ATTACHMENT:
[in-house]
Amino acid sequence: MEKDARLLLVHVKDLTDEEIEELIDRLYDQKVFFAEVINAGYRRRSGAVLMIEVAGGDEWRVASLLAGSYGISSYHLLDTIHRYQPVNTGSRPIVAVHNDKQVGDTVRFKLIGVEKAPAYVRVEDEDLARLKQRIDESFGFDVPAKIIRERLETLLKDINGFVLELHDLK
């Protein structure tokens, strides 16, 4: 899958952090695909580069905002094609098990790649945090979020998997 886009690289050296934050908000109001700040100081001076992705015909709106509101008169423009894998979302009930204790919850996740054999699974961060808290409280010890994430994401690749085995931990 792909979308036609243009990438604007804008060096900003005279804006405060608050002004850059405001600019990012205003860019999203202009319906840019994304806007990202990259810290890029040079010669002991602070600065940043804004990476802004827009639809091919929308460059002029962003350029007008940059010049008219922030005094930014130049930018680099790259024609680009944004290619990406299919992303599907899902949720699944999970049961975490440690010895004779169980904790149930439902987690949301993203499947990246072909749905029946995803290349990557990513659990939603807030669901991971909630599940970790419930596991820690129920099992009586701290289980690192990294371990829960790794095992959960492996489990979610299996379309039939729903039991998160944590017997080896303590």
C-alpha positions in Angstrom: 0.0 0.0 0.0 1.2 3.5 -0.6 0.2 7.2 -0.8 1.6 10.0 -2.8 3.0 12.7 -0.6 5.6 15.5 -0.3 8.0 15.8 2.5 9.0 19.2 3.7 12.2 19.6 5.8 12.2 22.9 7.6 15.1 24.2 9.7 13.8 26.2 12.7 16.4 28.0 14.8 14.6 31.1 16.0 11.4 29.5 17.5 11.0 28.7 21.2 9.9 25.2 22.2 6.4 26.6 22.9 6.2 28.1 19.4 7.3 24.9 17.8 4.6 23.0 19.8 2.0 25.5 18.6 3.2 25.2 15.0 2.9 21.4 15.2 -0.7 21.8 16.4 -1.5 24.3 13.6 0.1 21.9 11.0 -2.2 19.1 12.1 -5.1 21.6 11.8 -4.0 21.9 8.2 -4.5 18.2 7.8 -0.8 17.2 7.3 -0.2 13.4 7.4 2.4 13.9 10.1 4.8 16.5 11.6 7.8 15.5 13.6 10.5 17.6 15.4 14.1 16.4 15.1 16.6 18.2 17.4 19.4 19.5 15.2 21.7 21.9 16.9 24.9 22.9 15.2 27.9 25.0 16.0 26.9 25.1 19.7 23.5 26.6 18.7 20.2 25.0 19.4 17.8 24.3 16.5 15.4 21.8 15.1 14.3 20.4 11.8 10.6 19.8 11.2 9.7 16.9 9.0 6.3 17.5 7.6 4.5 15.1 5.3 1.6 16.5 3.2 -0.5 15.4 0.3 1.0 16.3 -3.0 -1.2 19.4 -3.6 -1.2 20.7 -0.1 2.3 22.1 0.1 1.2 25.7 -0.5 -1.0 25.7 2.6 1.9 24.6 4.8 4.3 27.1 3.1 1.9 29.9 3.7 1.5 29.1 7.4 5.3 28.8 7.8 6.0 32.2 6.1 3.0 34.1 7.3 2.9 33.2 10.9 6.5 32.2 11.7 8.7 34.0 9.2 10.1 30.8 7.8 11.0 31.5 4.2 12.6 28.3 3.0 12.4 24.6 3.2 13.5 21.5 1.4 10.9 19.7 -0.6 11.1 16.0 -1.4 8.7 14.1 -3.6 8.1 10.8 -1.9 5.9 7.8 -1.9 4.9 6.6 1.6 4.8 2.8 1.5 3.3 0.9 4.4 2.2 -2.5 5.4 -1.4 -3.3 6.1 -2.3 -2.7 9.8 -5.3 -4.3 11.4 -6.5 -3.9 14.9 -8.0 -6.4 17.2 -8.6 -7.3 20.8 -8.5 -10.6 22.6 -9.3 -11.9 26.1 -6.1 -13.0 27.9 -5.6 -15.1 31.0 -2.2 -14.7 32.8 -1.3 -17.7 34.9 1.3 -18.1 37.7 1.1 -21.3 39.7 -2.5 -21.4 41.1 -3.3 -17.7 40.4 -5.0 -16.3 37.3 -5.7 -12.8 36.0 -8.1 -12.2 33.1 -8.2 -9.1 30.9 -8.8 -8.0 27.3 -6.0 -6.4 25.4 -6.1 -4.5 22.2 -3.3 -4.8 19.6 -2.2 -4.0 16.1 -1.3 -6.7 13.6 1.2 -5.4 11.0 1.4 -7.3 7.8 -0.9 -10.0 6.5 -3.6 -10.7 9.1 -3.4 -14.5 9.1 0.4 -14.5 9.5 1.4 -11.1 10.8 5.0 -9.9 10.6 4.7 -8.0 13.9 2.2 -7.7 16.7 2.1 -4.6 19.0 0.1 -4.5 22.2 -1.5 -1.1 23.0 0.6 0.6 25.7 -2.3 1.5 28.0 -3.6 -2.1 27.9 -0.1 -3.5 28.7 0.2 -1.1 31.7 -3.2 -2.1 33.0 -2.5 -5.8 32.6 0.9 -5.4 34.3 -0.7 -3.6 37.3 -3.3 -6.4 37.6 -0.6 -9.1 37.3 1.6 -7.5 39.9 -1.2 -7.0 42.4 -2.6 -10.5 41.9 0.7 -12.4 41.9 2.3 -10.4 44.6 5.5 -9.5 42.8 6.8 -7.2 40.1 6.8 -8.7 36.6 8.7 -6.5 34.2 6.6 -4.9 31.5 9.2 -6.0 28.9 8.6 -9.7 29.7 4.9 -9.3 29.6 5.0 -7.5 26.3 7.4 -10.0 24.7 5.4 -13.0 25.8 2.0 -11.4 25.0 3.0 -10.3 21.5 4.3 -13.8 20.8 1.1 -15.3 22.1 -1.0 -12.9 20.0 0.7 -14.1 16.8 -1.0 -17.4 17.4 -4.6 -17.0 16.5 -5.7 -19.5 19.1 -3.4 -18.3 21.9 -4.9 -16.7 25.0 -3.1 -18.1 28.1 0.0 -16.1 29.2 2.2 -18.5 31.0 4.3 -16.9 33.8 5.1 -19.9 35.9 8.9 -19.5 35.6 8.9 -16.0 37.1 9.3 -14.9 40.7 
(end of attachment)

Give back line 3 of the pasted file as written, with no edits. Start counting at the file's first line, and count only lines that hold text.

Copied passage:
């Protein structure tokens, strides 16, 4: 899958952090695909580069905002094609098990790649945090979020998997 886009690289050296934050908000109001700040100081001076992705015909709106509101008169423009894998979302009930204790919850996740054999699974961060808290409280010890994430994401690749085995931990 792909979308036609243009990438604007804008060096900003005279804006405060608050002004850059405001600019990012205003860019999203202009319906840019994304806007990202990259810290890029040079010669002991602070600065940043804004990476802004827009639809091919929308460059002029962003350029007008940059010049008219922030005094930014130049930018680099790259024609680009944004290619990406299919992303599907899902949720699944999970049961975490440690010895004779169980904790149930439902987690949301993203499947990246072909749905029946995803290349990557990513659990939603807030669901991971909630599940970790419930596991820690129920099992009586701290289980690192990294371990829960790794095992959960492996489990979610299996379309039939729903039991998160944590017997080896303590």